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I Carried My Terminally Ill Baby So She Could Save Others

We almost didn't get the news. At 19-weeks pregnant with our third child, I went with my husband, Robert, to Oklahoma University Hospital for an anatomy scan. It's a very busy prenatal facility, and the sign in the waiting room kept changing: 10 minutes behind, then 20. After an hour, we talked about leaving. We weren't going to find out the gender, this pregnancy had been easy and our other babies were both completely healthy, so the whole scan felt like a waste of time. Just as we were about to go home, they called our names.

As the technician did the scan, Robert and I admired the little fingers and toes and tried not to cheat and find…

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 I Carried My Terminally Ill Baby So She Could Save Others

Annie Ahern became the first infant organ donor in Oklahoma — and showed how there can be incredible beauty in the middle of tragedy.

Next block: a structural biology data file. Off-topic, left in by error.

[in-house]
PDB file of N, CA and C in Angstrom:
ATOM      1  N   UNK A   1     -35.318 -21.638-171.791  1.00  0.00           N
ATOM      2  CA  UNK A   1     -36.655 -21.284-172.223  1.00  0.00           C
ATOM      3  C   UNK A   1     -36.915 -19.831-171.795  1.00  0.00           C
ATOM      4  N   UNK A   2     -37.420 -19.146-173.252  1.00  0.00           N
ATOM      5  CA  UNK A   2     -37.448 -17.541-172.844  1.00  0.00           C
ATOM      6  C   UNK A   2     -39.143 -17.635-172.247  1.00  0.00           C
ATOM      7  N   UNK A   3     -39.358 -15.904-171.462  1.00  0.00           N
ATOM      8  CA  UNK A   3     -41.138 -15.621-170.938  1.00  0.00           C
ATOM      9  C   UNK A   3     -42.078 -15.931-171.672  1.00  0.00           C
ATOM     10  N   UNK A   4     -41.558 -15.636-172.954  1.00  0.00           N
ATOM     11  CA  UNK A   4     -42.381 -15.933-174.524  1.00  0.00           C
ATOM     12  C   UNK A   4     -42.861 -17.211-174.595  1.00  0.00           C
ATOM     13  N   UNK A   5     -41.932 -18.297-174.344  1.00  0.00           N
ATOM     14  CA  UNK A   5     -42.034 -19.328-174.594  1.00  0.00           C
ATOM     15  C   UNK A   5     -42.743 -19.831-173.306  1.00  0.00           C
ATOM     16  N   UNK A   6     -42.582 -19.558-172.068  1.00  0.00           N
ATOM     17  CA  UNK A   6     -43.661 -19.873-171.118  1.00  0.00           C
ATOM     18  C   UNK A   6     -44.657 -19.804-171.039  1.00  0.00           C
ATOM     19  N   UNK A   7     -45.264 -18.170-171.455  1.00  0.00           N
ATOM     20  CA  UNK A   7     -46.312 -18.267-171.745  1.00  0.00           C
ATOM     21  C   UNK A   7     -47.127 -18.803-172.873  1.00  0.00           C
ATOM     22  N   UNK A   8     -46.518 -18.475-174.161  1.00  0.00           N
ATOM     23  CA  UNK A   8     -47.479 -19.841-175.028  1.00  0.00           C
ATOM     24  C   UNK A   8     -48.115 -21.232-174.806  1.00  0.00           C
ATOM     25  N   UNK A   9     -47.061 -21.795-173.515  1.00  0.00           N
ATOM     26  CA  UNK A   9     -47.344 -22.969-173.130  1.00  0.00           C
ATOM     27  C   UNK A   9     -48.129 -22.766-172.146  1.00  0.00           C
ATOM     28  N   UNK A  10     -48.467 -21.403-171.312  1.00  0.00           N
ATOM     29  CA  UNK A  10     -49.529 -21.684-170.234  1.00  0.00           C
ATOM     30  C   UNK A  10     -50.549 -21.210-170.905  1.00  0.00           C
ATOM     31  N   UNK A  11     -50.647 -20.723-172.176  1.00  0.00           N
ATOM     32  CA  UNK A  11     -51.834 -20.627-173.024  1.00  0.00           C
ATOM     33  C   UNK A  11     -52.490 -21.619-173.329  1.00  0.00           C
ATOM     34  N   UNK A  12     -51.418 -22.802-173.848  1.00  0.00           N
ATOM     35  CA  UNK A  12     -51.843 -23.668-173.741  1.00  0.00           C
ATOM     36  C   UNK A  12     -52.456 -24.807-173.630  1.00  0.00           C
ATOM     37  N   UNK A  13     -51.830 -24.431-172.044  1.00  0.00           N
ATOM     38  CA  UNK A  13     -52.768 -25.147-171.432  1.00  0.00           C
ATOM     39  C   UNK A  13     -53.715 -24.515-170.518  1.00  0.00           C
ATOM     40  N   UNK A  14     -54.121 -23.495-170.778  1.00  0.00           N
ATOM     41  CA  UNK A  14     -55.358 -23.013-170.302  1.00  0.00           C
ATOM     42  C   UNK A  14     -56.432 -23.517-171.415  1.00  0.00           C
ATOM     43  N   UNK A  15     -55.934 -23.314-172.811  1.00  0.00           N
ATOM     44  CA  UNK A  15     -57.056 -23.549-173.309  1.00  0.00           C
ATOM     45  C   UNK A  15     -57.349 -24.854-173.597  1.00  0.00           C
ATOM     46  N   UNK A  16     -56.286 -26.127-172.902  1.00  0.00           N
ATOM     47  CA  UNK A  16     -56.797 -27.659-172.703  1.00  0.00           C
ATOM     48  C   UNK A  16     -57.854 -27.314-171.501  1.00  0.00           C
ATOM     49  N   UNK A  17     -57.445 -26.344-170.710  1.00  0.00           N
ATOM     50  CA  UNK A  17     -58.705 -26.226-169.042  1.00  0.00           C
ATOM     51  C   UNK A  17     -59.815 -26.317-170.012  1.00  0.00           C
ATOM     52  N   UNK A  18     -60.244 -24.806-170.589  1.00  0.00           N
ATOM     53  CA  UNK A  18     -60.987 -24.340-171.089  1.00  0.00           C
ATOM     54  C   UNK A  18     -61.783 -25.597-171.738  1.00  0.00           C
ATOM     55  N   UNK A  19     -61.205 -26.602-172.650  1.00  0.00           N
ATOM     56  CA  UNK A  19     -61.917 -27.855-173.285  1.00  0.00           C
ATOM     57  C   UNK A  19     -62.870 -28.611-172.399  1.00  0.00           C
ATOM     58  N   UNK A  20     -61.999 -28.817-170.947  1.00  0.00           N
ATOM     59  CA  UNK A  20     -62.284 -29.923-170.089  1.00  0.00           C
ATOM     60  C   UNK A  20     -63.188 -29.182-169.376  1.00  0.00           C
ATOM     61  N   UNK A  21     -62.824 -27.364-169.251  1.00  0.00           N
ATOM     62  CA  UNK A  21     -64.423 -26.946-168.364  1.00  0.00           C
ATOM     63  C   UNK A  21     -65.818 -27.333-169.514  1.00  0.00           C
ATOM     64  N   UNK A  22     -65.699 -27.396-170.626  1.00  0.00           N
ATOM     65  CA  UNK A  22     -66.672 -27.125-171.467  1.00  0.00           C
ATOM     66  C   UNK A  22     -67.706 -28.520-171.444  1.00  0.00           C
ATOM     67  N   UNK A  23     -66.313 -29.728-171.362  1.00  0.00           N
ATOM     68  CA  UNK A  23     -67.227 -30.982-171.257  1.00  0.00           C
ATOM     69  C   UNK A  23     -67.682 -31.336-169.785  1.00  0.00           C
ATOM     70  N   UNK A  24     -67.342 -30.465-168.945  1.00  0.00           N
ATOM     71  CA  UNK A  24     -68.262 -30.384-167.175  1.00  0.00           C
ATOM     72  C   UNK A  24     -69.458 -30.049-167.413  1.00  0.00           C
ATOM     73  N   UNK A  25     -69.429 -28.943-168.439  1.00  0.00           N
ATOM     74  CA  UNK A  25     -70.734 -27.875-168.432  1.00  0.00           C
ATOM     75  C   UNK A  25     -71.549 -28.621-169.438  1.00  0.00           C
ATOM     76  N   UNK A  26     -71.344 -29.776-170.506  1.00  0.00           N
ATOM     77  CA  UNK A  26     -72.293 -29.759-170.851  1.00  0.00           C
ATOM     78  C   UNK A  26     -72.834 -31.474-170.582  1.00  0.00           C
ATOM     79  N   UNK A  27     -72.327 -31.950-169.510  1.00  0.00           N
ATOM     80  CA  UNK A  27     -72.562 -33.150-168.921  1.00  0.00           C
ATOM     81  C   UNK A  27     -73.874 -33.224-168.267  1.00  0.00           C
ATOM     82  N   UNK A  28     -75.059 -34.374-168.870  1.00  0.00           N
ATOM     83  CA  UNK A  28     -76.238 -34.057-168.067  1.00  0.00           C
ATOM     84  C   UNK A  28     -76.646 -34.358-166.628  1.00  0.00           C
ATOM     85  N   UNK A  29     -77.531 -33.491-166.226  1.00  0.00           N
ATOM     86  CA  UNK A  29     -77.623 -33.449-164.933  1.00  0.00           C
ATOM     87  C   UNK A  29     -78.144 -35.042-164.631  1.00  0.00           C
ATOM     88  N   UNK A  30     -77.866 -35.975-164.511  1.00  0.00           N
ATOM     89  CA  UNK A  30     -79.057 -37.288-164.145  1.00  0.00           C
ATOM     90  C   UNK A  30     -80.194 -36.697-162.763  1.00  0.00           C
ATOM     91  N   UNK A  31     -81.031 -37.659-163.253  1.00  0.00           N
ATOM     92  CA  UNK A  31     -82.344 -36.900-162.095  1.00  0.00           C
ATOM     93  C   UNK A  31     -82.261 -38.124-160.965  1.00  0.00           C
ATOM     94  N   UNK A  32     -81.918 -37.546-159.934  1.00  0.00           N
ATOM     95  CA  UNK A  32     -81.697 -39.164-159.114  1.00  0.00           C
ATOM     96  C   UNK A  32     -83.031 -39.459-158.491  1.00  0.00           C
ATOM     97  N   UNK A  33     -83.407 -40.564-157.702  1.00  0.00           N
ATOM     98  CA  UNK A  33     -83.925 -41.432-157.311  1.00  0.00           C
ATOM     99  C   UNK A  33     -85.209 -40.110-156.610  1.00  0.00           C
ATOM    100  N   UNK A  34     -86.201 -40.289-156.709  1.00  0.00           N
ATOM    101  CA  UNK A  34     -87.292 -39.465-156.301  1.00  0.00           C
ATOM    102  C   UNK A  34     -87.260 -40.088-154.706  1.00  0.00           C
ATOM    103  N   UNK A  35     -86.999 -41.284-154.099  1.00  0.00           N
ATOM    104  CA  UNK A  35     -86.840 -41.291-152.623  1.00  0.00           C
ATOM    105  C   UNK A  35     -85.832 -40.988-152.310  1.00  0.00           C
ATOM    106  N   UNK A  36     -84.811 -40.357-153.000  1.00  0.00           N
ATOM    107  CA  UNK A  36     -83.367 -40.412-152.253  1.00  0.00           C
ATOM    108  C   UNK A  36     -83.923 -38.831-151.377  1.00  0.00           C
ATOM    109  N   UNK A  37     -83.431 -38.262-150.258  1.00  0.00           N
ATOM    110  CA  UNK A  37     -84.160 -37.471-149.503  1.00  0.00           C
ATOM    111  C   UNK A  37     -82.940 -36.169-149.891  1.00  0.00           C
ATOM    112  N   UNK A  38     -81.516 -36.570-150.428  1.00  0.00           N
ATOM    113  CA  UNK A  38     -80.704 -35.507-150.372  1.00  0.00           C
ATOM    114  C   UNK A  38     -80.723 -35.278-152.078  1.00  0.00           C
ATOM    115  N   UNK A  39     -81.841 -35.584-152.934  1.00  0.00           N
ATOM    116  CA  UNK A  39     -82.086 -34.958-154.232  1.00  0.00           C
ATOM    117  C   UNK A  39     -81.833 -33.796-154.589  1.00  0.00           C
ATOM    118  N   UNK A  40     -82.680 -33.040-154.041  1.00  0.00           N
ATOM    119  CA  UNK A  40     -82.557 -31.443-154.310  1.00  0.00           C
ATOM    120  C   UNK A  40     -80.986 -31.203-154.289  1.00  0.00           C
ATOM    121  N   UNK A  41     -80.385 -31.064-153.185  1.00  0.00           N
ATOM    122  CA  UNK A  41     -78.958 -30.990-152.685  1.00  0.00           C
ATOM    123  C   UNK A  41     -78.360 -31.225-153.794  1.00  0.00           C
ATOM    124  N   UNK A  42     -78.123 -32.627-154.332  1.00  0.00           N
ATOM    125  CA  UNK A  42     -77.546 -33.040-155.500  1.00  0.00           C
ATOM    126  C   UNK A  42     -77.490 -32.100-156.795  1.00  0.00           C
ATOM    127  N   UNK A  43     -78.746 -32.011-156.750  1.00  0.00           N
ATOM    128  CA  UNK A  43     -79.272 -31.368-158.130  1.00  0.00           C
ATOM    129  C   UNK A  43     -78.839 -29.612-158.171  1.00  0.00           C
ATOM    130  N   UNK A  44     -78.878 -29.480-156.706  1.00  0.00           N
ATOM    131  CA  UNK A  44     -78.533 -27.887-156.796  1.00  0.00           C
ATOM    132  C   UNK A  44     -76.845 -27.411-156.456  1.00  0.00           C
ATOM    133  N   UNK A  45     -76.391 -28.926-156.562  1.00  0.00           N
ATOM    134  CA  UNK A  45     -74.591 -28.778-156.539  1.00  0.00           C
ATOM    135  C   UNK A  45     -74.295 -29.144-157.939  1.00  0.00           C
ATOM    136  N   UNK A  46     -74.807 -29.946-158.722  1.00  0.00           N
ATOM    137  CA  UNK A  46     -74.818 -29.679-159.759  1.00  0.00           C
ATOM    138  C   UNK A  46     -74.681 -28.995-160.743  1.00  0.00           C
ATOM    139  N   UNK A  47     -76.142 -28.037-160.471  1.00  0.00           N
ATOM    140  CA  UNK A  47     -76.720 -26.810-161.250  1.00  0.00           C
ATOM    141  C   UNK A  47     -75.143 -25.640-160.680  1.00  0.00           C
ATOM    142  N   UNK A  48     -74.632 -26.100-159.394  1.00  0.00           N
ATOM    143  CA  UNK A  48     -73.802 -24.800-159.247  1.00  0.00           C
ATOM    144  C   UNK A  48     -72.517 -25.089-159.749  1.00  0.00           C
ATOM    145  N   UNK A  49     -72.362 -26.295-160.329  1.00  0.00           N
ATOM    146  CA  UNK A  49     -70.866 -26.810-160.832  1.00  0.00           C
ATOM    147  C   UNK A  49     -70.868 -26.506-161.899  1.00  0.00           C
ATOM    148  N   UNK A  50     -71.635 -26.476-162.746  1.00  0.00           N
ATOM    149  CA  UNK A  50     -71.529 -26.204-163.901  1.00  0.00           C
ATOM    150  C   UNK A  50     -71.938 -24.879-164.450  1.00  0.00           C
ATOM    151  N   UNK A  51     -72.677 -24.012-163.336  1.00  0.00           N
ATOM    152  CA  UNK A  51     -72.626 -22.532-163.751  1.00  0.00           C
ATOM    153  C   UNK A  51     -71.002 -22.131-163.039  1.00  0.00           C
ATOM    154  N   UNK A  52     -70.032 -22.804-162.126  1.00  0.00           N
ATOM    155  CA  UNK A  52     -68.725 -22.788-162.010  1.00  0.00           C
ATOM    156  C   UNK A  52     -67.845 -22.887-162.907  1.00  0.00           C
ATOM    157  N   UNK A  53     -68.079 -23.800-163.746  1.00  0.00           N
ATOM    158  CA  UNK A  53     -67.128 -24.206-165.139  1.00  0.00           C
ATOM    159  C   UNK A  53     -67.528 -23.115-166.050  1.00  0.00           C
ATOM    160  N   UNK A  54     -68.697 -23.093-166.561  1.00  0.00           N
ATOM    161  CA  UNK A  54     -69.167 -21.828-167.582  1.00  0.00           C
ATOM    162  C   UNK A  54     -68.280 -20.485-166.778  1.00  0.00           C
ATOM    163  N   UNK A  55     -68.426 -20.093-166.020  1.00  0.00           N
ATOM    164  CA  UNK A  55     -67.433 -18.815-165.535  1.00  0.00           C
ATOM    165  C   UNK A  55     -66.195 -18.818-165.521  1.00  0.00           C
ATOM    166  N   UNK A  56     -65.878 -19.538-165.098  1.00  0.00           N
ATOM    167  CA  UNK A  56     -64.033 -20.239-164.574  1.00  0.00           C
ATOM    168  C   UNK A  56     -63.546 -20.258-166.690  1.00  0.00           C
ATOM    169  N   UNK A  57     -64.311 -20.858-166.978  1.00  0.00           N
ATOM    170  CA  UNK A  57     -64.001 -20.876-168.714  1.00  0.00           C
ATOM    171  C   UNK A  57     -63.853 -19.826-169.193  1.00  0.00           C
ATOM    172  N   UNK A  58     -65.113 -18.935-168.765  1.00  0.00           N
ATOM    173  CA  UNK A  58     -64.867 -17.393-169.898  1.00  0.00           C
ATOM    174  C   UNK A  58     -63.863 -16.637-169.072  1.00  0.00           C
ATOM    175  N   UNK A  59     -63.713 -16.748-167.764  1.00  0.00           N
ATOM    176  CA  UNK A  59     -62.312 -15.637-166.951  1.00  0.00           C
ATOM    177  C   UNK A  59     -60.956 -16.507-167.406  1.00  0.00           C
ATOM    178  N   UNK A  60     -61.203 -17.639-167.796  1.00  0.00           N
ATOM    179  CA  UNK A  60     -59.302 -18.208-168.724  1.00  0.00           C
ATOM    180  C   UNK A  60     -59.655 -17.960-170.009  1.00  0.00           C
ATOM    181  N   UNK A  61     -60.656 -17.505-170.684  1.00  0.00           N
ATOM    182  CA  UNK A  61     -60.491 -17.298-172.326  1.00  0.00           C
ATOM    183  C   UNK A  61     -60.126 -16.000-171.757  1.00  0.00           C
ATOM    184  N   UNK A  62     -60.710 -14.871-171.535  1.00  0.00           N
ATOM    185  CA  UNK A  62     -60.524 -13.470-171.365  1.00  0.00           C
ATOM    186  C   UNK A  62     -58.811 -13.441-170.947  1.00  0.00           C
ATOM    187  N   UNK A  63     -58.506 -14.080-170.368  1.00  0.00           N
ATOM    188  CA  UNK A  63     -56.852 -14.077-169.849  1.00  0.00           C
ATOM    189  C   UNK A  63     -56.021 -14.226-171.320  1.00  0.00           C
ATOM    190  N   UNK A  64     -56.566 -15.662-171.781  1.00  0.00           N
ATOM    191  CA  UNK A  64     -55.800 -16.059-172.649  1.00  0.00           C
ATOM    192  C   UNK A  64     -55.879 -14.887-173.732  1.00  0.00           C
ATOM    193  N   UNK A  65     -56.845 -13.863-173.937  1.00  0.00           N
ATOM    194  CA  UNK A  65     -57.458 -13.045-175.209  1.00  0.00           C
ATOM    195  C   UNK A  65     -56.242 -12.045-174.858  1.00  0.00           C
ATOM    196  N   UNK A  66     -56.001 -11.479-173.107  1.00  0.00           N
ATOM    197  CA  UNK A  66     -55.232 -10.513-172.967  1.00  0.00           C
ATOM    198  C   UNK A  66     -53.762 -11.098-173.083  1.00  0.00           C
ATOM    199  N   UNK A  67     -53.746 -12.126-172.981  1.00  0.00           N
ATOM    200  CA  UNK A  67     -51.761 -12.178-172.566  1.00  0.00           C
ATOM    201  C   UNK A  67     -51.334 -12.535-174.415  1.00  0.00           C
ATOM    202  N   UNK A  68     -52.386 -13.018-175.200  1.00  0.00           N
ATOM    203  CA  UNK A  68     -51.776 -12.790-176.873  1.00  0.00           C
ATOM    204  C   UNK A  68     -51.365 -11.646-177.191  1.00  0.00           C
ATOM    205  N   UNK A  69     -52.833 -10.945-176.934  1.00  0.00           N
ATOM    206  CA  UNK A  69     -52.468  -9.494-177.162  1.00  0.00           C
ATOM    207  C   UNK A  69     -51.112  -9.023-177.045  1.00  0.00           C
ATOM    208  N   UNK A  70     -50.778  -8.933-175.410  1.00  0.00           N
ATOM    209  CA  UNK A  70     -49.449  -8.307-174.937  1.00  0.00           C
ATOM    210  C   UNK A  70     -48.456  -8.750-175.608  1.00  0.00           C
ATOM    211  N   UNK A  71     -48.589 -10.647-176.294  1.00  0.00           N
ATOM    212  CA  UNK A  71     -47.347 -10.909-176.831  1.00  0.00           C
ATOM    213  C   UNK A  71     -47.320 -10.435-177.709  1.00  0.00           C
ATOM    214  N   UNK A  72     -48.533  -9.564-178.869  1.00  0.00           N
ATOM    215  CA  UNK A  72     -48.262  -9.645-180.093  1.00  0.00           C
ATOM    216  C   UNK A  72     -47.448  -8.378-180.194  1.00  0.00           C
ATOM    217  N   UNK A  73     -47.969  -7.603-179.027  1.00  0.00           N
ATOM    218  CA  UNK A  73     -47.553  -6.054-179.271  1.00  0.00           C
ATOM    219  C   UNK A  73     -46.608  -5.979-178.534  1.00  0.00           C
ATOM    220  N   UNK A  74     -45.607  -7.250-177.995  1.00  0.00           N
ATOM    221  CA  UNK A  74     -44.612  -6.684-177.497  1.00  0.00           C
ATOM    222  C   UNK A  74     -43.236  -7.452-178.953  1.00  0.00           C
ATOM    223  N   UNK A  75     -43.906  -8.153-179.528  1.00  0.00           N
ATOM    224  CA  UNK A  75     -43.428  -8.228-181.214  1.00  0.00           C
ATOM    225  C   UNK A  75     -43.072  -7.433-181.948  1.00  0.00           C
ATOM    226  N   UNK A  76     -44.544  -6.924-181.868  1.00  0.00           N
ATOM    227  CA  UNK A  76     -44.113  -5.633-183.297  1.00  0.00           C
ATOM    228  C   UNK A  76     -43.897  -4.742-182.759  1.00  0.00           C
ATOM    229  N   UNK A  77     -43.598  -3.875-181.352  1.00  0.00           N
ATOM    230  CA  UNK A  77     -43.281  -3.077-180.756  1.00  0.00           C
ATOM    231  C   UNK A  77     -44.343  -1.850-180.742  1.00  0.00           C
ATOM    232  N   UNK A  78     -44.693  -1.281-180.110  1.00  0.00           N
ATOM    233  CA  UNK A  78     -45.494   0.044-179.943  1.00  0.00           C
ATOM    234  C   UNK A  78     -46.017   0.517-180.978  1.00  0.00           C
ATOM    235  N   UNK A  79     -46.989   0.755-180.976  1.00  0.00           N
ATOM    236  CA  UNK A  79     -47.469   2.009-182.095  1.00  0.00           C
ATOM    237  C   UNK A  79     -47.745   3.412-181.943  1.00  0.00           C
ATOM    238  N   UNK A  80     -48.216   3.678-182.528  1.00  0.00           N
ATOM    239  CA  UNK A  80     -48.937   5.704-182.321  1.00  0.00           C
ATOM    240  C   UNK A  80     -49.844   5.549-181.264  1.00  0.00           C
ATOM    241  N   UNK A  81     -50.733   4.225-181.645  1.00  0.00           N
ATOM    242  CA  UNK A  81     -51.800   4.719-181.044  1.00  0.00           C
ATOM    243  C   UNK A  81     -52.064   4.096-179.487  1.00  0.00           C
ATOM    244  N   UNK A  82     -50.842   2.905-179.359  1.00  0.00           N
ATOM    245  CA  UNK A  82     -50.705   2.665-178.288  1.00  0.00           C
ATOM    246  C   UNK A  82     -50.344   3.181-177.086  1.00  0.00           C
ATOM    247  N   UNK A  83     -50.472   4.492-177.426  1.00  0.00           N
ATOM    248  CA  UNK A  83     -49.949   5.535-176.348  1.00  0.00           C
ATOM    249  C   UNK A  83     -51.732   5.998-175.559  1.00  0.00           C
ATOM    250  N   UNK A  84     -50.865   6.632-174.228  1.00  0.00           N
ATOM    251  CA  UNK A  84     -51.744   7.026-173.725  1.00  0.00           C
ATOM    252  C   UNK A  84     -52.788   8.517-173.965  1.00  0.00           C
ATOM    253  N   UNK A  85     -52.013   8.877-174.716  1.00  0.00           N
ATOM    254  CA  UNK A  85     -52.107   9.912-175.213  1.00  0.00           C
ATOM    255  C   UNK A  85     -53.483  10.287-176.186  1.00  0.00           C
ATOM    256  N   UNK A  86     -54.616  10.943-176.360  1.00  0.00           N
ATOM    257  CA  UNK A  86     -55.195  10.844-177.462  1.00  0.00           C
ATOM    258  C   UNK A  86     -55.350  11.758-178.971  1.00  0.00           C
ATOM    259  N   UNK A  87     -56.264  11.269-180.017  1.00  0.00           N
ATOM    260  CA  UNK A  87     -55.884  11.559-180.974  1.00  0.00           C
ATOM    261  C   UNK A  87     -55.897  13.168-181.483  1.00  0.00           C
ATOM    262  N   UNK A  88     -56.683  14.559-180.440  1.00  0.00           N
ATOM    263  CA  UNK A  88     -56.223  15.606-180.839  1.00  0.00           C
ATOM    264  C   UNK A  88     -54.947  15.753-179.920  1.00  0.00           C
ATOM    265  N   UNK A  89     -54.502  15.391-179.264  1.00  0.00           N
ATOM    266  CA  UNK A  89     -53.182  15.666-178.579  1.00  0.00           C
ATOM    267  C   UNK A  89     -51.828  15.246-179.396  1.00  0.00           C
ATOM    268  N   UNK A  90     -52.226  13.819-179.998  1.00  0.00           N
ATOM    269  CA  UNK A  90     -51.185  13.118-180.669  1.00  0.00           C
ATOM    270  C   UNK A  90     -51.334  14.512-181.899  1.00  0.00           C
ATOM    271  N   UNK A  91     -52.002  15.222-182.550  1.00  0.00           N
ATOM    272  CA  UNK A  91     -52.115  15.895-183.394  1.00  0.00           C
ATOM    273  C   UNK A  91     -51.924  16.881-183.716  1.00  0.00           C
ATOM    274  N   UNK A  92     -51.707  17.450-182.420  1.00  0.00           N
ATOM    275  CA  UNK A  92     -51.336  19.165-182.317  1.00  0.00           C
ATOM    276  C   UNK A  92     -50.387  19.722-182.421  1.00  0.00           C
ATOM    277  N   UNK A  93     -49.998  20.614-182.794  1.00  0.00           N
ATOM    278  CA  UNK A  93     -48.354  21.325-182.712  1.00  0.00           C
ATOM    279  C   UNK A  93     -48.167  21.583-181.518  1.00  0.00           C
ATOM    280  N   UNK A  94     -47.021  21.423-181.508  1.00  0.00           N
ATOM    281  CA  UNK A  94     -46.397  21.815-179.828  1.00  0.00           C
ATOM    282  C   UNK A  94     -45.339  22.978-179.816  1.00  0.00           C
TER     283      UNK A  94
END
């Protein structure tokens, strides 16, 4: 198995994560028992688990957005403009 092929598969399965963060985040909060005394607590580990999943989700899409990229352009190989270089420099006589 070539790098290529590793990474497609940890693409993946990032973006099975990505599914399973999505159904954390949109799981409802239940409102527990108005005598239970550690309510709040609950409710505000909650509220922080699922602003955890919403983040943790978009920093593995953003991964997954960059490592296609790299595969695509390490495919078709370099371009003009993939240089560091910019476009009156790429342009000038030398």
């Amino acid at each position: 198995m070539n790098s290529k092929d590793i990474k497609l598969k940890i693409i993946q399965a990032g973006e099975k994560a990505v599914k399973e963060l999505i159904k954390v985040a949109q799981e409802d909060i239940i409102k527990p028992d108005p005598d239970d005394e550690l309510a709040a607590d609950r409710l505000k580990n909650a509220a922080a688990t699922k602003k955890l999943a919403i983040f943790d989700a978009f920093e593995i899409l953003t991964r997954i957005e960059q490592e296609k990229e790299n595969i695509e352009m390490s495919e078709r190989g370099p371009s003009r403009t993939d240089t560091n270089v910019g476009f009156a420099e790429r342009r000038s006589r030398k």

Anencephaly Net

Anencephaly Net was created by Steve and Patricia Karg in loving memory of their daughter, Mary Elizabeth.

I'm Monika Jaquier. I founded the pages in November 2000 after the death of our daughter Anouk. I tried to make a website as I would have wanted to find after her diagnosis: a place that provides information about anencephaly, shares stories and pictures of families who have been there, gives practical advice based on their experiences, and contains links to other helpful and supportive places.

Baby Jack's Story

We're expecting our 3rd child in July. We had an ultrasound preformed at 28 weeks and discovered he has anencephaly, a fatal birth defect. Here's our story and experiences...


Anencephaly is a serious birth defect in which a baby is born without parts of the brain and skull. It is a type of neural tube defect (NTD). As the neural tube forms and closes, it helps form the baby’s brain and skull (upper part of the neural tube), spinal cord, and back bones (lower part of the neural tube). Anencephaly happens if the upper part of the neural tube does not close all the way


Anencephaly is a defect in the closure of the neural tube during fetal development. The neural tube is a narrow channel that folds and closes between the 3rd and 4th weeks of pregnancy to form the brain and spinal cord of the embryo

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